1. Archive


A former finance minister says increasing spending isn't prudent.

ST. PETERSBURG, Russia - President Vladimir V. Putin was all swagger last week at the annual economic forum here, effectively wagging a finger at Europe over its fiscal problems. In the forum's keynote address, Putin boasted of Russia's relatively low debt burden, balanced budget and "fiscal discipline."

But the man largely credited with putting Russia in this enviable position, the former minister of finance, Aleksei L. Kudrin, warned at a news conference on Saturday that Russia was in danger of falling into a recession and that Putin should delay much of the increased social and military spending that he announced during his recent campaign for the presidency.

Kudrin, who was ousted from the government last year after protesting rising military spending, said he listened to presentations and speeches at the forum, where Russian officials typically woo foreign investors, and heard expressions of "worry" and discussions of "worst-case scenarios."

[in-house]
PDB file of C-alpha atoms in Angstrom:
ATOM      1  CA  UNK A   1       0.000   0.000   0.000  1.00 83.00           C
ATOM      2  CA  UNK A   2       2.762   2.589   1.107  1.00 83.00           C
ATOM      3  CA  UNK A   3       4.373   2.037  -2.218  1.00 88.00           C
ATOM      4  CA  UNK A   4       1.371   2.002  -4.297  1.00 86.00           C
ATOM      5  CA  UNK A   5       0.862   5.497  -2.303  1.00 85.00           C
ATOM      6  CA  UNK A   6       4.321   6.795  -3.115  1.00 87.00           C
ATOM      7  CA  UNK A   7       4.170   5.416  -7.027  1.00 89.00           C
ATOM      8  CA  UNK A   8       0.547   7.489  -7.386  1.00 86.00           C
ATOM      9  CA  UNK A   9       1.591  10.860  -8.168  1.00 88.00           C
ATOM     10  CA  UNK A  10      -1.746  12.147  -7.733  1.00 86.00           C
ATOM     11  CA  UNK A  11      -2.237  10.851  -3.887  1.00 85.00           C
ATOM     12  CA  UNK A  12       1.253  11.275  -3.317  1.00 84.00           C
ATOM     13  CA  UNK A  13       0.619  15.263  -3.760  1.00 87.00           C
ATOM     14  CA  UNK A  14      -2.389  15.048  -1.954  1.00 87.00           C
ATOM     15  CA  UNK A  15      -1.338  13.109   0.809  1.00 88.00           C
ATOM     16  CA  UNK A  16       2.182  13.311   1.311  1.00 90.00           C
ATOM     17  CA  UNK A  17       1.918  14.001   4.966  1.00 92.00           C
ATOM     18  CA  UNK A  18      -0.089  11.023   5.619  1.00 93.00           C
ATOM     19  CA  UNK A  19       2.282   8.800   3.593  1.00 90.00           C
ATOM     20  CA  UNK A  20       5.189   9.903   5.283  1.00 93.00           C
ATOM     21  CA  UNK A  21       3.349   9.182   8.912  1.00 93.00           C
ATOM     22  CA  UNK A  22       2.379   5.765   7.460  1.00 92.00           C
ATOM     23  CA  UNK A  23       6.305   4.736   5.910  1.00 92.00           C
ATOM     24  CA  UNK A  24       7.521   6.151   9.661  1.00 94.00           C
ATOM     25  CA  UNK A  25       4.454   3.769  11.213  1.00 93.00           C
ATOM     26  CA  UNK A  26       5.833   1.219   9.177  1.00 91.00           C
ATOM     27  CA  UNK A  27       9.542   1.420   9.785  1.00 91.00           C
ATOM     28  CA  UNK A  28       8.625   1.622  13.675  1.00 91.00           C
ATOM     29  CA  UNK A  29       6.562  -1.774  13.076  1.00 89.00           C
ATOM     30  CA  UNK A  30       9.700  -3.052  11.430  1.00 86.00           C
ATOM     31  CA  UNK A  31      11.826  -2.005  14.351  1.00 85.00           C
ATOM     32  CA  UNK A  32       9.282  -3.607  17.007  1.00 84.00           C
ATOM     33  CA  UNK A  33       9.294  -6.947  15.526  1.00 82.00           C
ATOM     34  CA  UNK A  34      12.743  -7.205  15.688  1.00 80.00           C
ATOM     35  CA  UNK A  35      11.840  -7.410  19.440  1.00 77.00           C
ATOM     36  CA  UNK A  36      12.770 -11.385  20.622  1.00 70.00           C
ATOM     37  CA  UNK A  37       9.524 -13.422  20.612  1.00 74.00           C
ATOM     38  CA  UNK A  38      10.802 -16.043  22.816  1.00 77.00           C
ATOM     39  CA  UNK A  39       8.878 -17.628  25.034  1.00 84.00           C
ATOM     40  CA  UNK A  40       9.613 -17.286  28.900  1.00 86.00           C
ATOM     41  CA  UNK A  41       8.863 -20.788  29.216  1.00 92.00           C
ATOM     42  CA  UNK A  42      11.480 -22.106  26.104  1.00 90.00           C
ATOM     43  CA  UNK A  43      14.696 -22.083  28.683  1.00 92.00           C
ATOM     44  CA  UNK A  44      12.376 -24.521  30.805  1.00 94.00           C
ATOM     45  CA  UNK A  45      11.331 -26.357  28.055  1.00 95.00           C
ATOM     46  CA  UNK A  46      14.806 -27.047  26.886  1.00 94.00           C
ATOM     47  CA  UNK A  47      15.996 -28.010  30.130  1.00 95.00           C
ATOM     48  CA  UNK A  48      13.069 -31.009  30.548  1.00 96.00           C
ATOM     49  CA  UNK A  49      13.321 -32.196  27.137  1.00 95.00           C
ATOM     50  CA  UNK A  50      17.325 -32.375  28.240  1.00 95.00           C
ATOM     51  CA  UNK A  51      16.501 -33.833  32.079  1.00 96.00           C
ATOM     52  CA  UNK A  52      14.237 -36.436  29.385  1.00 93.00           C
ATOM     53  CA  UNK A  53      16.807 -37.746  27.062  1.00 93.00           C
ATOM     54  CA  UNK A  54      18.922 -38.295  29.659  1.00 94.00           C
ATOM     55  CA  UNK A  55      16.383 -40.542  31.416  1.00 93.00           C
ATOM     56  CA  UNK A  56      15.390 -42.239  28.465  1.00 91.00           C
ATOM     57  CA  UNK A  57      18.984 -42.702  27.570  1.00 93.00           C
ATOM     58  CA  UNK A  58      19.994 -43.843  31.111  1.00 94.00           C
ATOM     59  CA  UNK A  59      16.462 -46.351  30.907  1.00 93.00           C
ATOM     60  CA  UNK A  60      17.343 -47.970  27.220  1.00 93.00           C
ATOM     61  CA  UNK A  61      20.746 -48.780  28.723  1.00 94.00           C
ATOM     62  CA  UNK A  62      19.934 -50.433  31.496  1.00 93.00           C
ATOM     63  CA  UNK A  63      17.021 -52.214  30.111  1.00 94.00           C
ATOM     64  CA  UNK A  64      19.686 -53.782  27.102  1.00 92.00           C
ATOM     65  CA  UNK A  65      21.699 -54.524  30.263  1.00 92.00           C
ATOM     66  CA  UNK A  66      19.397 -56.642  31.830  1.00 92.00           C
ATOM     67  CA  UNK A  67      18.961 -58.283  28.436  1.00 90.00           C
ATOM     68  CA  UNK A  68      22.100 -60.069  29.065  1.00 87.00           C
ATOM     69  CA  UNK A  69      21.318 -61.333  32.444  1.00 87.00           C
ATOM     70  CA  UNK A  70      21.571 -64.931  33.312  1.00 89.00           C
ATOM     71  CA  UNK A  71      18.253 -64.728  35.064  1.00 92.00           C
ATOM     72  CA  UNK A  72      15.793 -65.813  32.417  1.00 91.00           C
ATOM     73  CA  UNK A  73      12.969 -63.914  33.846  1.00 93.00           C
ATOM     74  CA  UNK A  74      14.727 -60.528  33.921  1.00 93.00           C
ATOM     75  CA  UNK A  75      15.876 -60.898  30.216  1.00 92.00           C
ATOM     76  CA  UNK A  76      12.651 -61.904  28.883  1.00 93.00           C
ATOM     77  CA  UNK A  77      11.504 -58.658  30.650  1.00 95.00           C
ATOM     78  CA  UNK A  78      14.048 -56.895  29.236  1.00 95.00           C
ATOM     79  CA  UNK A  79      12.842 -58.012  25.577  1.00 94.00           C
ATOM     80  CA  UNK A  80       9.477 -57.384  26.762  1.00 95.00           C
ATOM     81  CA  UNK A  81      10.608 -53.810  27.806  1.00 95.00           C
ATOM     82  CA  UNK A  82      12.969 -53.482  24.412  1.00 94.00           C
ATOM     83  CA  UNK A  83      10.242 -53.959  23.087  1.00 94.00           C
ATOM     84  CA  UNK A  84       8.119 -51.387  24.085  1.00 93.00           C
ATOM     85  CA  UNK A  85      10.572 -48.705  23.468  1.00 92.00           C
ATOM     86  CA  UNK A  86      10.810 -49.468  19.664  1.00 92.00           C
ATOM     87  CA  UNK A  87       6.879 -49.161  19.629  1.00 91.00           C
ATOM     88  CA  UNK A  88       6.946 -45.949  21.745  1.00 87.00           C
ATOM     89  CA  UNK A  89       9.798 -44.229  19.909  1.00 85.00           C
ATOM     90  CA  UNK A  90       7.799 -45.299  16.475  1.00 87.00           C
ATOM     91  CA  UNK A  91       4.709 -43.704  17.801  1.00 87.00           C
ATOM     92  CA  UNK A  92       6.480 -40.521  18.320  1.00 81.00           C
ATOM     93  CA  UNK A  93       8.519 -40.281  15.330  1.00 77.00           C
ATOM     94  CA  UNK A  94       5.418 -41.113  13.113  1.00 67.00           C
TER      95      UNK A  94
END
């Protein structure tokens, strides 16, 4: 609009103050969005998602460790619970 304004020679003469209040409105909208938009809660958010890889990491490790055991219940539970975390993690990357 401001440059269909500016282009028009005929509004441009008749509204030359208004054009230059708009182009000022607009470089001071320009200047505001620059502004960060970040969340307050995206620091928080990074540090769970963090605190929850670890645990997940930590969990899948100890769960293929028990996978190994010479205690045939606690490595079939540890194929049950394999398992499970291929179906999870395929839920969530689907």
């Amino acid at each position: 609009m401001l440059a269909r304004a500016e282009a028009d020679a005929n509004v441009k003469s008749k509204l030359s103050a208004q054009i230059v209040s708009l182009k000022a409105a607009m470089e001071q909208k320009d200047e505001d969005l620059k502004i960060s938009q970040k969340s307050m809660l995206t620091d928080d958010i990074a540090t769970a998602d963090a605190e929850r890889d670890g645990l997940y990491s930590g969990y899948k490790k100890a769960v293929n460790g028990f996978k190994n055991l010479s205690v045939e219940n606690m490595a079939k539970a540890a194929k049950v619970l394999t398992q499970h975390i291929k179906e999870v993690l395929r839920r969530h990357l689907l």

With Europe apparently slithering into recession this summer, Russia is now more likely than not to suffer a crisis of its own this year, he said.

Banks and investors are already pulling money out of Russia, he said in a question-and-answer session with journalists at the close of the three-day St. Petersburg International Economic Forum, while indications from Europe worsen by the day.

During this year's presidential campaign, Putin announced higher wages, better maternity leave benefits and greatly expanded military spending in the coming decade.

"We need to look again at all programs being launched or expanded," Kudrin said. "Even our current expenditures will be difficult to meet."